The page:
Before the students started building robots, they explored programming with Snap! 4.0 (Snap, 2015). This language employs a simple “drag-and-drop” interface. The interface window has five regions (Figure 3):

  • ToolBar: Comprised of file options, window preferences, script play, pause, and stop applications.
  • Palette: Contains the block categories color-coded by function.
  • Scripting Area: Space to drag the blocks and connect them to build programming scripts.
  • Stage: modify, and evaluate the script before applying the program to the robot.
  • Sprite Corral: Manage different Sprites, or icons, that run each program.

Figure 3. Snap! 4.0 Interface window (Snap, 2016)

 

 

 

 

 




Figure 4. Eight categories of Snap! Programming (Snap, 2016)

The palette has eight categories (Figure 4):
  • Motion: Blocks for servos, various motors, and options for movement direction.
  • Looks: Blocks for LED and TRI-LED lights with alternatives for sprite appearance and speech.
  • Sound: Blocks to create messages or sounds for the robot.
  • Pen: Blocks for color, thickness, and transparency of Sprite pen.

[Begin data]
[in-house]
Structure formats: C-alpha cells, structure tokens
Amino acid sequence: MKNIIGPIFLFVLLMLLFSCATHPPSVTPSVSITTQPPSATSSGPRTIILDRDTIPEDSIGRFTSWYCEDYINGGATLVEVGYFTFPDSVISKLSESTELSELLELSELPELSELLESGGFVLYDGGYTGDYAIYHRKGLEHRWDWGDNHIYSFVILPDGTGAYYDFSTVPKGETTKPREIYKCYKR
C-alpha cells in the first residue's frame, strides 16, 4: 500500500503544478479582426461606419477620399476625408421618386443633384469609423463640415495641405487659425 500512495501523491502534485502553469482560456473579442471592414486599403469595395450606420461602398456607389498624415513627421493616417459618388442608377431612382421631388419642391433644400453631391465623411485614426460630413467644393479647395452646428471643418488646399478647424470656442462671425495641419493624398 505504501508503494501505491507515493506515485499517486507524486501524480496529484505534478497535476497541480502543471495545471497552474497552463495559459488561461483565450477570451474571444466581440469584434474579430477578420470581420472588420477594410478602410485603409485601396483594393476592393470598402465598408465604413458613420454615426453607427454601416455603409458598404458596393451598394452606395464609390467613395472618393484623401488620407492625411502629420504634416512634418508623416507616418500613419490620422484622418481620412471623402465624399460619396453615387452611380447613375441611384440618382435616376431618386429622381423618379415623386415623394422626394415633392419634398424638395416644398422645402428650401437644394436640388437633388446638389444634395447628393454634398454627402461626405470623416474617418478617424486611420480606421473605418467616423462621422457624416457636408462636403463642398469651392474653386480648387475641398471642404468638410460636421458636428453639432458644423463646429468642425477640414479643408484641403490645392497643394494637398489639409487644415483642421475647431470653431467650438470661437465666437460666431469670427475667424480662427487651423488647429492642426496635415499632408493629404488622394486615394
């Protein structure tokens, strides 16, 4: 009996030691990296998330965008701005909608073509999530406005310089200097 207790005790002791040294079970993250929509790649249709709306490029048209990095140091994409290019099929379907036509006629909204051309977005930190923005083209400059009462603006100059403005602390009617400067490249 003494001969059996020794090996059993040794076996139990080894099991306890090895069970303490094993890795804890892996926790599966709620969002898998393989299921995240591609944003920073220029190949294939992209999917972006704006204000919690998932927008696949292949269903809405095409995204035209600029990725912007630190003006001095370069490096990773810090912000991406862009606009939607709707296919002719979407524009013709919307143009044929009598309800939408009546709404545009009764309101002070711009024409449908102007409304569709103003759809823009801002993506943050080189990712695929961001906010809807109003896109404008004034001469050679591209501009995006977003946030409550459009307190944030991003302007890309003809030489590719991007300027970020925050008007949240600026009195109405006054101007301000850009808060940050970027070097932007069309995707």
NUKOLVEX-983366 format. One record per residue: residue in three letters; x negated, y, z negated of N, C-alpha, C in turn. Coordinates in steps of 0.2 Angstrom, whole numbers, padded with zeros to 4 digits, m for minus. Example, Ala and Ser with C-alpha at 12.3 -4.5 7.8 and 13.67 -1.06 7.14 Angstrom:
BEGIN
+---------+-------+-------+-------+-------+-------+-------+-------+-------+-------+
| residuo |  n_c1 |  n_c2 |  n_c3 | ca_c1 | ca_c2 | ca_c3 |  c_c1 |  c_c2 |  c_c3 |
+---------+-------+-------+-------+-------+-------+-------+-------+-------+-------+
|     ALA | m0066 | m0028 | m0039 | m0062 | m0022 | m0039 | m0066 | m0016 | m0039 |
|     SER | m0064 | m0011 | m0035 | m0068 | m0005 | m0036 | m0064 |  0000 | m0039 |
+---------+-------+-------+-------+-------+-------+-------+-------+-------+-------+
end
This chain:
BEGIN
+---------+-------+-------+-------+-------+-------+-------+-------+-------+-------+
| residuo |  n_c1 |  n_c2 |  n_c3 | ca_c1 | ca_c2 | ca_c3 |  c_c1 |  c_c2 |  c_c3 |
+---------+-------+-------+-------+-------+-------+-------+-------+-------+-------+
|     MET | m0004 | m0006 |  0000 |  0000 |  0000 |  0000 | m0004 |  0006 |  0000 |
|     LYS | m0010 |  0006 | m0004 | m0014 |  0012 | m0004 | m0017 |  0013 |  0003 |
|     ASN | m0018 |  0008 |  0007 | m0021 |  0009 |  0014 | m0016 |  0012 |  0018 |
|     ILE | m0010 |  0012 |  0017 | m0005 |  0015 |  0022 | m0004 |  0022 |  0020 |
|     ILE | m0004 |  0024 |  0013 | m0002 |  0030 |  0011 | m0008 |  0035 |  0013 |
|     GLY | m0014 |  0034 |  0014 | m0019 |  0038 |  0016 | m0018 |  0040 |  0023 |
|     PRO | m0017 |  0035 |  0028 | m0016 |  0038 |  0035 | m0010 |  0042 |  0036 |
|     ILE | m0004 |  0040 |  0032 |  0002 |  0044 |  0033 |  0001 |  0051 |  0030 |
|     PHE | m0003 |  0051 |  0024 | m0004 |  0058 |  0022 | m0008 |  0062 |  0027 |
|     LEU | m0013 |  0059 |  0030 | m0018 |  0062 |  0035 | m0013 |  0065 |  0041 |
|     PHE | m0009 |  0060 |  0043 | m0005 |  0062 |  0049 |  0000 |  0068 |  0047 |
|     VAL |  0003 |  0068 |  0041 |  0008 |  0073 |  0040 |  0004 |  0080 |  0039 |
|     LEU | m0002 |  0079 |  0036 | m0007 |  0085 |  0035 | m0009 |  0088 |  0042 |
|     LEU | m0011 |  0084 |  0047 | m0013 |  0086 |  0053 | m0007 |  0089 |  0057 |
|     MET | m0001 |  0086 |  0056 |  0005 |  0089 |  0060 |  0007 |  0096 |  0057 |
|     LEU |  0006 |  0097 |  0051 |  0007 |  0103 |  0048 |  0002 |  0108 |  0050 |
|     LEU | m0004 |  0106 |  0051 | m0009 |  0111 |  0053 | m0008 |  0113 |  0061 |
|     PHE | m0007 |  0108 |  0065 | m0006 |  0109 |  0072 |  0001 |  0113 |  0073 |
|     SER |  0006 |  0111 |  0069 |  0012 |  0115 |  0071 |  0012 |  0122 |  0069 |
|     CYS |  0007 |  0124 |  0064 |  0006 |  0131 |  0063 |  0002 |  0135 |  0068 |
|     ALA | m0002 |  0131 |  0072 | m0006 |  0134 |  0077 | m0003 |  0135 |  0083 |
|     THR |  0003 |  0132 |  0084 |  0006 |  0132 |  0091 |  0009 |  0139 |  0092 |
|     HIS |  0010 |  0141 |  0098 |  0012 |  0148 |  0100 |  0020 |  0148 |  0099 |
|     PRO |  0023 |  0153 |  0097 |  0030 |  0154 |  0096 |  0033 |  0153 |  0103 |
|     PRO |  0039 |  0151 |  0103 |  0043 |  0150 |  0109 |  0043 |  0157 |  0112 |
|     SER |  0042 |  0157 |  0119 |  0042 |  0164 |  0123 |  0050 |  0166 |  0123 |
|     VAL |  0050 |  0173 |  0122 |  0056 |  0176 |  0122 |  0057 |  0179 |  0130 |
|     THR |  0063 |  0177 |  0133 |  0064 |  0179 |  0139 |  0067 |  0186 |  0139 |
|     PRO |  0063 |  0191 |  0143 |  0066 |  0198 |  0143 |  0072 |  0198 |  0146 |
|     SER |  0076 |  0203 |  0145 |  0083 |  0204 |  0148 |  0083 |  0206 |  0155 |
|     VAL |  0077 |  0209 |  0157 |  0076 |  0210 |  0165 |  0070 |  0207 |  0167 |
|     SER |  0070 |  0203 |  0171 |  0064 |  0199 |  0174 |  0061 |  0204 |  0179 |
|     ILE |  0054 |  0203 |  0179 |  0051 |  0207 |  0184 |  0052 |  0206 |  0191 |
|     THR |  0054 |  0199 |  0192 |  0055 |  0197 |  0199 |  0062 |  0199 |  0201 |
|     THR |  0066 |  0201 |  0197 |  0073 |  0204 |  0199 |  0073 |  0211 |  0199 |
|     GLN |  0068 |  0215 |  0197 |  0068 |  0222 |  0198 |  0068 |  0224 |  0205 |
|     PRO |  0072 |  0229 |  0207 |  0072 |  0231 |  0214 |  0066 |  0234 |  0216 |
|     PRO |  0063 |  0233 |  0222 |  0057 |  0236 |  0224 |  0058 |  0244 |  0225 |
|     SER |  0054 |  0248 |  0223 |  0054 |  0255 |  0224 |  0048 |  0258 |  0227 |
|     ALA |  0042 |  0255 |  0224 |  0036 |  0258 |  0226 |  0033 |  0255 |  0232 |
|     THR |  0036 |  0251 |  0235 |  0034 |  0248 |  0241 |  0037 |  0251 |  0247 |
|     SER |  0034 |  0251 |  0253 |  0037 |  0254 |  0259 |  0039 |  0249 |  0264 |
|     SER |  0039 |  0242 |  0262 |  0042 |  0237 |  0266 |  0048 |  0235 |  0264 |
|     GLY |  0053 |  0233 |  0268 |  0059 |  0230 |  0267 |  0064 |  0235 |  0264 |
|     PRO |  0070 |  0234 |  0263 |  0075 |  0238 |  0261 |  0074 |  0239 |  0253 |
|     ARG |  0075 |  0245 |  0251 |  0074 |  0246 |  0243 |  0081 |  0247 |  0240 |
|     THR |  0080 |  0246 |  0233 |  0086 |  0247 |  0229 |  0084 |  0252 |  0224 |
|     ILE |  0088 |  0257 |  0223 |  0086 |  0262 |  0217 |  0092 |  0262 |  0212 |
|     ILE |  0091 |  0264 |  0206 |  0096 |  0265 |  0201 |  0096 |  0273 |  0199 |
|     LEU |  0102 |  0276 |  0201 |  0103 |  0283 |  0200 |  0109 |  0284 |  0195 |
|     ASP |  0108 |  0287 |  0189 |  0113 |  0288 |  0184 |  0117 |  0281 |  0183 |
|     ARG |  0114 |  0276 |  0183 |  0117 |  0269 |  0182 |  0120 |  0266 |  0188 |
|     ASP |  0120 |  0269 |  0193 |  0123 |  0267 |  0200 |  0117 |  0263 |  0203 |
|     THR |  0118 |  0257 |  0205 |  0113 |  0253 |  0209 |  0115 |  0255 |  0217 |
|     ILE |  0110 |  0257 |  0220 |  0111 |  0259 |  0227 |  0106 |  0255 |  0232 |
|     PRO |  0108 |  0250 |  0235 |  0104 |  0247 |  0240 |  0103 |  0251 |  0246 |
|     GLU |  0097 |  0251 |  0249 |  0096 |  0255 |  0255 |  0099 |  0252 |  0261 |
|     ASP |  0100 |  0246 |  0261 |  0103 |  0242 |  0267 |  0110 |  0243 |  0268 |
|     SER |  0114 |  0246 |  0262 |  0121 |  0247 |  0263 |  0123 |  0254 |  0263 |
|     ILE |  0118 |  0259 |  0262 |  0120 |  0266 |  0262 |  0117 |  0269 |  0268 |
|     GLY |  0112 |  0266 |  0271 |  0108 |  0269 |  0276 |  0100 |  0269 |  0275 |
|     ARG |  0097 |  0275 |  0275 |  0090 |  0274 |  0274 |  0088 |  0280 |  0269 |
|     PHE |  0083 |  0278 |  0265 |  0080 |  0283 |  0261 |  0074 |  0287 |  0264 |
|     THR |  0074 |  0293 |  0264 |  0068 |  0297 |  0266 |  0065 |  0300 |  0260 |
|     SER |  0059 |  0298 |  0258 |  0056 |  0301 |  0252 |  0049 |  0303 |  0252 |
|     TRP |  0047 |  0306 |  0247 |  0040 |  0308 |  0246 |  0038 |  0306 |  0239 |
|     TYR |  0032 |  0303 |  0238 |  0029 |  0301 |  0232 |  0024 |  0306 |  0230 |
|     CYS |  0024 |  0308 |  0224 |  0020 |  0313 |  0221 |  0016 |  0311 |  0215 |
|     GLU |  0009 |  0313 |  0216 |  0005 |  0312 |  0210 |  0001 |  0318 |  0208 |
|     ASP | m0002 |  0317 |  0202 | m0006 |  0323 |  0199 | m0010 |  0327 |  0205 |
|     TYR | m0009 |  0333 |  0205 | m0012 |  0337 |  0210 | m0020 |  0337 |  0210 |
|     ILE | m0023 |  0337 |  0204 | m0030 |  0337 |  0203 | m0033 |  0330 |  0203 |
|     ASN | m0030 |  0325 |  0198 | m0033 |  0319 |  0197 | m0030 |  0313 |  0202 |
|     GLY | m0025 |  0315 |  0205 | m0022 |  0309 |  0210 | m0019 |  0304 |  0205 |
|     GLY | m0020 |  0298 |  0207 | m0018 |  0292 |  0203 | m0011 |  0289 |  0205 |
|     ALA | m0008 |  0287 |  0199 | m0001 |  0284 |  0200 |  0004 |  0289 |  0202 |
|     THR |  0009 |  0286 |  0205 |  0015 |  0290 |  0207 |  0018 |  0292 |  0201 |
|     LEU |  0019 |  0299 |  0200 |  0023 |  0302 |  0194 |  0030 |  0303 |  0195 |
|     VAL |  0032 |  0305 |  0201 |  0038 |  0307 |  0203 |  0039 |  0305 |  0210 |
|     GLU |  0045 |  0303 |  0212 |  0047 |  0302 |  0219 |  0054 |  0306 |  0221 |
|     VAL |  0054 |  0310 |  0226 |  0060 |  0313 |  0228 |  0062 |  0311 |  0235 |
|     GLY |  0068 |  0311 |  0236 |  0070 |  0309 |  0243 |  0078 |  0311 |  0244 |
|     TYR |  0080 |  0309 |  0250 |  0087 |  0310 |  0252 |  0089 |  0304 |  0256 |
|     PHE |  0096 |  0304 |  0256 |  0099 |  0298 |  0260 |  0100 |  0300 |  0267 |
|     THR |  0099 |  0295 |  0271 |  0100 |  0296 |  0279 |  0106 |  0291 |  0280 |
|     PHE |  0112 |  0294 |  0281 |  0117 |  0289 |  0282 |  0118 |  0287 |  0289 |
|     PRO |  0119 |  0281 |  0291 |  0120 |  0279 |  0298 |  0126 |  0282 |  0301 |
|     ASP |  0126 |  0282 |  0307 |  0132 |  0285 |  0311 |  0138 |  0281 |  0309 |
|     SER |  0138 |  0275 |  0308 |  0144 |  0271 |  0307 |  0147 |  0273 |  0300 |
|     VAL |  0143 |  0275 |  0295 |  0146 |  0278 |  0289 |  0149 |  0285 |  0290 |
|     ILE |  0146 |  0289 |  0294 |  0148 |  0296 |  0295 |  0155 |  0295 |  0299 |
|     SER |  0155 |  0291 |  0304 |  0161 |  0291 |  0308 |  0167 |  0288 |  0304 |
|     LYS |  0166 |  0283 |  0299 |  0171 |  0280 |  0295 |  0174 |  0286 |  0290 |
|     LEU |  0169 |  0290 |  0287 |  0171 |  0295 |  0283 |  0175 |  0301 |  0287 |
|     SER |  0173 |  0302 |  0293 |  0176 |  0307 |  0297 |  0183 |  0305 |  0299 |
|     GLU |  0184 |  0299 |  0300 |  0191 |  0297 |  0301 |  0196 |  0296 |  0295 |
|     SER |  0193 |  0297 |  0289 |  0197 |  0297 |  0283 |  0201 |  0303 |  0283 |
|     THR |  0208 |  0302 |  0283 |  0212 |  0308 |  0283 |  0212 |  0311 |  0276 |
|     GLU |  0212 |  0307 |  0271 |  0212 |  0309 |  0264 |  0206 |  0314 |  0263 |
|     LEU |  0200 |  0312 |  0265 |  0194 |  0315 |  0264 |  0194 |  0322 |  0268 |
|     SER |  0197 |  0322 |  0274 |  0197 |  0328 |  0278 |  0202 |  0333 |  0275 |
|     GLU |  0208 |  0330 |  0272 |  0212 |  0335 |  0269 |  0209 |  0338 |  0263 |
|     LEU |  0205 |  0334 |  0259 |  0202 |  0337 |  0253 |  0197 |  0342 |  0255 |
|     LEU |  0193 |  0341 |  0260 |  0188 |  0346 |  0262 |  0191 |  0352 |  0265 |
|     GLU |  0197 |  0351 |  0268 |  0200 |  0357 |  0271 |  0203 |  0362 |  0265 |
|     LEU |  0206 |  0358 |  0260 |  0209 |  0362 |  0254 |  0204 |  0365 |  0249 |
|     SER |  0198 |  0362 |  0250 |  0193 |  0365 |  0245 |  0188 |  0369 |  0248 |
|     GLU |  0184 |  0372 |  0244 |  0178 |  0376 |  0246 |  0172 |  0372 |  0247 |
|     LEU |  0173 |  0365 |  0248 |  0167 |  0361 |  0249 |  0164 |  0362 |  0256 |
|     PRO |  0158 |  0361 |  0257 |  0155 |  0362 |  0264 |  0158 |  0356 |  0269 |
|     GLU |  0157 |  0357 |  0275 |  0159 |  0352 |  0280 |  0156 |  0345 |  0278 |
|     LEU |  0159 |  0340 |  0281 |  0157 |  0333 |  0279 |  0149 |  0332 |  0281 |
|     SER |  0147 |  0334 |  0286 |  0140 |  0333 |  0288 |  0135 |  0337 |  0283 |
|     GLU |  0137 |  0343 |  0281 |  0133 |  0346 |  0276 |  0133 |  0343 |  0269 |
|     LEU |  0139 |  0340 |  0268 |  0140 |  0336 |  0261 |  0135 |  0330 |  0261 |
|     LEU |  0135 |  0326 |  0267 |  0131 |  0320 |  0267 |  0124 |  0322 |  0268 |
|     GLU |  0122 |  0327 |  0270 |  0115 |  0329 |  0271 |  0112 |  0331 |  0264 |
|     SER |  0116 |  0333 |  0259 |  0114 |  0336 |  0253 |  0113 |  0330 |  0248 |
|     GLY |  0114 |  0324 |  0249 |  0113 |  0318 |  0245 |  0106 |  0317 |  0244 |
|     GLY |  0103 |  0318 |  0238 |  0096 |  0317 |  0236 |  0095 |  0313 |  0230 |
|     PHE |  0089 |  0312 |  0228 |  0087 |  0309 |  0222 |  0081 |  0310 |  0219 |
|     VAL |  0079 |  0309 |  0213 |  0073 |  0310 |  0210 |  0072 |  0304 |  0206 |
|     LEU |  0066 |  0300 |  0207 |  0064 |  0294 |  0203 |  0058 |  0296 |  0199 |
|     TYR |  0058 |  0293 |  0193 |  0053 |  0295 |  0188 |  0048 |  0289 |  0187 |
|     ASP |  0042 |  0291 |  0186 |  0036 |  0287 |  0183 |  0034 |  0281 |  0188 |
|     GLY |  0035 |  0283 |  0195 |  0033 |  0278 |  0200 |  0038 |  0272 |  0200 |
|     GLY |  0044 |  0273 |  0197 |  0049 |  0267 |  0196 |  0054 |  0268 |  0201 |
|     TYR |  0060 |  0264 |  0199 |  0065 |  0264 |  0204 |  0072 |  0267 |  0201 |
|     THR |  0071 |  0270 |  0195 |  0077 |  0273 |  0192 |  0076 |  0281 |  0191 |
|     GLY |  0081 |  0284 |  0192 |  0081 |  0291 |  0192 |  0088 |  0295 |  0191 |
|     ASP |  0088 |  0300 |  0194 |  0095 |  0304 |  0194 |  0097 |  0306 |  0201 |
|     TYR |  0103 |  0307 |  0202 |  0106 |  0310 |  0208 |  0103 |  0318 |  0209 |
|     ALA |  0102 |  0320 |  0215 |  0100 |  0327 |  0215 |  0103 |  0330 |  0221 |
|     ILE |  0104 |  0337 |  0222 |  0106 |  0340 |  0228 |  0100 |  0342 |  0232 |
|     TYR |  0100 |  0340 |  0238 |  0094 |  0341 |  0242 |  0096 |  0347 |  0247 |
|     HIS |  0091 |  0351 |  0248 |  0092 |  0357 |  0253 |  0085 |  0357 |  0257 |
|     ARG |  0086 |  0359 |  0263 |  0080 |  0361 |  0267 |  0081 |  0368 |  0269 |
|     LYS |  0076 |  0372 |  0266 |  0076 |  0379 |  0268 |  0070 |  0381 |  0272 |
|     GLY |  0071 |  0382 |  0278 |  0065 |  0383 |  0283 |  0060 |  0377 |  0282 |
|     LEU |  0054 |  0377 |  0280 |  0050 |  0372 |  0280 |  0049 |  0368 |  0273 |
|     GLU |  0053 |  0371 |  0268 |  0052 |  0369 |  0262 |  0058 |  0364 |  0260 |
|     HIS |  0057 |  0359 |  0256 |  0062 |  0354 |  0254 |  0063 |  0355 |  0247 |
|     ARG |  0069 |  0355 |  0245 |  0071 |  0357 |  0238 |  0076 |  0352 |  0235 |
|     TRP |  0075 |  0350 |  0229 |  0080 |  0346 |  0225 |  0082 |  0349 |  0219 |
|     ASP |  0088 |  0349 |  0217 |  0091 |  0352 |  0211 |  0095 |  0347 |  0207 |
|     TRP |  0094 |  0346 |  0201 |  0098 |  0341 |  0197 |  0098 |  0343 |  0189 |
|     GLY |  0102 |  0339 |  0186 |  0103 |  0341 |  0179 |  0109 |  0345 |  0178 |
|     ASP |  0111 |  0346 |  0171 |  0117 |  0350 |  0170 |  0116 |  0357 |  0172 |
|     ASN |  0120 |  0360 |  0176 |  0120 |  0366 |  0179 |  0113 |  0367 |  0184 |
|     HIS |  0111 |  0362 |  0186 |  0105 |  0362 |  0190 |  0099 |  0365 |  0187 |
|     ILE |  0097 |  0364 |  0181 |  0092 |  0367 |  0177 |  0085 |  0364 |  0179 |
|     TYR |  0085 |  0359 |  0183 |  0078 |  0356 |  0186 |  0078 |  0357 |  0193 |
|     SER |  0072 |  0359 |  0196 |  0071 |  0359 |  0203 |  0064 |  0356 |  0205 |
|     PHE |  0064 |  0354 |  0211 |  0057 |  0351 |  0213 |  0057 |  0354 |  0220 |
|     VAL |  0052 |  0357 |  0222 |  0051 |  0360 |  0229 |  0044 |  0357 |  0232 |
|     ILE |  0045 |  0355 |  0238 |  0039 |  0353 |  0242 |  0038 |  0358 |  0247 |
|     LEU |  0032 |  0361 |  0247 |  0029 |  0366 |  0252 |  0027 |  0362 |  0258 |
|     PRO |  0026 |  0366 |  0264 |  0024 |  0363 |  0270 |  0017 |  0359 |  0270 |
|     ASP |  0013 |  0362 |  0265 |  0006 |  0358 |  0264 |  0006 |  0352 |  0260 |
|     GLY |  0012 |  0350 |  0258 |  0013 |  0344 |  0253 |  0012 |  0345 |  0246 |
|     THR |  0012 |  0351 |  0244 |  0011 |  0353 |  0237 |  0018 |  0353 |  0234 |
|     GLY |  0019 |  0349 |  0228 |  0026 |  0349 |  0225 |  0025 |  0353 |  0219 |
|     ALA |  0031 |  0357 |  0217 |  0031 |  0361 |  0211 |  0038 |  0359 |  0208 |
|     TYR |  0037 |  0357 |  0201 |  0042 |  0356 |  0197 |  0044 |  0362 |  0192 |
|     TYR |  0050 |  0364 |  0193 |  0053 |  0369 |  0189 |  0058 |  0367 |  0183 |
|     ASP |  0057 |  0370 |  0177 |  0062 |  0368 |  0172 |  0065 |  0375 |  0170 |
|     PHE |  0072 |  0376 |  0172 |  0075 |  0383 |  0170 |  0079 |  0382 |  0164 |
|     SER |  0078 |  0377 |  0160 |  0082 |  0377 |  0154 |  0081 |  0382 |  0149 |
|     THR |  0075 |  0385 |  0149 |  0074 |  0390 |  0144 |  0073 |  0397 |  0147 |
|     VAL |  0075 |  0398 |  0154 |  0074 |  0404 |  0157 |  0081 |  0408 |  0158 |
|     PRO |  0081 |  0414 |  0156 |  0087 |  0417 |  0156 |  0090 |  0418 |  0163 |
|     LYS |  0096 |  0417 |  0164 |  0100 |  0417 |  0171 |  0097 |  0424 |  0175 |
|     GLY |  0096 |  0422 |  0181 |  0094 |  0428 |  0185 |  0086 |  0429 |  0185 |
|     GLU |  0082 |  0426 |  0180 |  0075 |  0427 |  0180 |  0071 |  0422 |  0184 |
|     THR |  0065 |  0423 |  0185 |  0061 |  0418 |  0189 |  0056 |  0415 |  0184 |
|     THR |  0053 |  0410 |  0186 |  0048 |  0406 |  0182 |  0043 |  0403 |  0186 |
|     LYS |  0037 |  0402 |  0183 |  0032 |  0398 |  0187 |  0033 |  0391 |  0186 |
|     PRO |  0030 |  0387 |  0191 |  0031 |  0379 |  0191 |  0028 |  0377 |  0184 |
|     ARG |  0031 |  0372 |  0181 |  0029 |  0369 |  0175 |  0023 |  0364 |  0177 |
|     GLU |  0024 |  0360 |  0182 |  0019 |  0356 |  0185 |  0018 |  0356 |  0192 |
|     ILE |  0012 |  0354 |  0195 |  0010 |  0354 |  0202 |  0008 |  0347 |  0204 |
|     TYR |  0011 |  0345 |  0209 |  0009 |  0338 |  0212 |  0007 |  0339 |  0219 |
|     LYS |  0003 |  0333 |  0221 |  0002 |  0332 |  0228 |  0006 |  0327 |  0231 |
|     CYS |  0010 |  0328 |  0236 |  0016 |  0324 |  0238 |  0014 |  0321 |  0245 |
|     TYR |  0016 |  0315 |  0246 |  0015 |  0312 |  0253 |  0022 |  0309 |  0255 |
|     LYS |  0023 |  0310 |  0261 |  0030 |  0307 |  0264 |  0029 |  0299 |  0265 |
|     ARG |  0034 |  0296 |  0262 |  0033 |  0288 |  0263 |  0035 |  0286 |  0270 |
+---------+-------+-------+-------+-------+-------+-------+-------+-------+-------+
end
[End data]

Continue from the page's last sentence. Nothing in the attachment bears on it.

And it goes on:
• Control: Hat Blocks that initiate scripts, and C-Shaped Blocks that direct how many times to complete an action.
  • Sensing: Blocks for various sensors associated with the Hummingbird Kit.
  • Operator: Blocks for conditional scripts, equations, and predicates.
  • Variables: Facilitates designing and naming your own blocks.

Figure 5. 6th and 7th grade students programming with Snap!

In this robotics program, students learned Snap! programming language and they applied their knowledge in building robots (Figure 5, 6, 7, 8 and 9). Snap! programming language is a useful tool for transitioning students into other programming languages with greater complexity, such as Java. Wagner et al. (2013) used a similar drag and drop language to prepare high school students to learn Java programming language. We think that Hummingbird kit with Snap! programming language has a potential to increase student interest in robotics and get them ready for more advanced programming languages and robotics designs.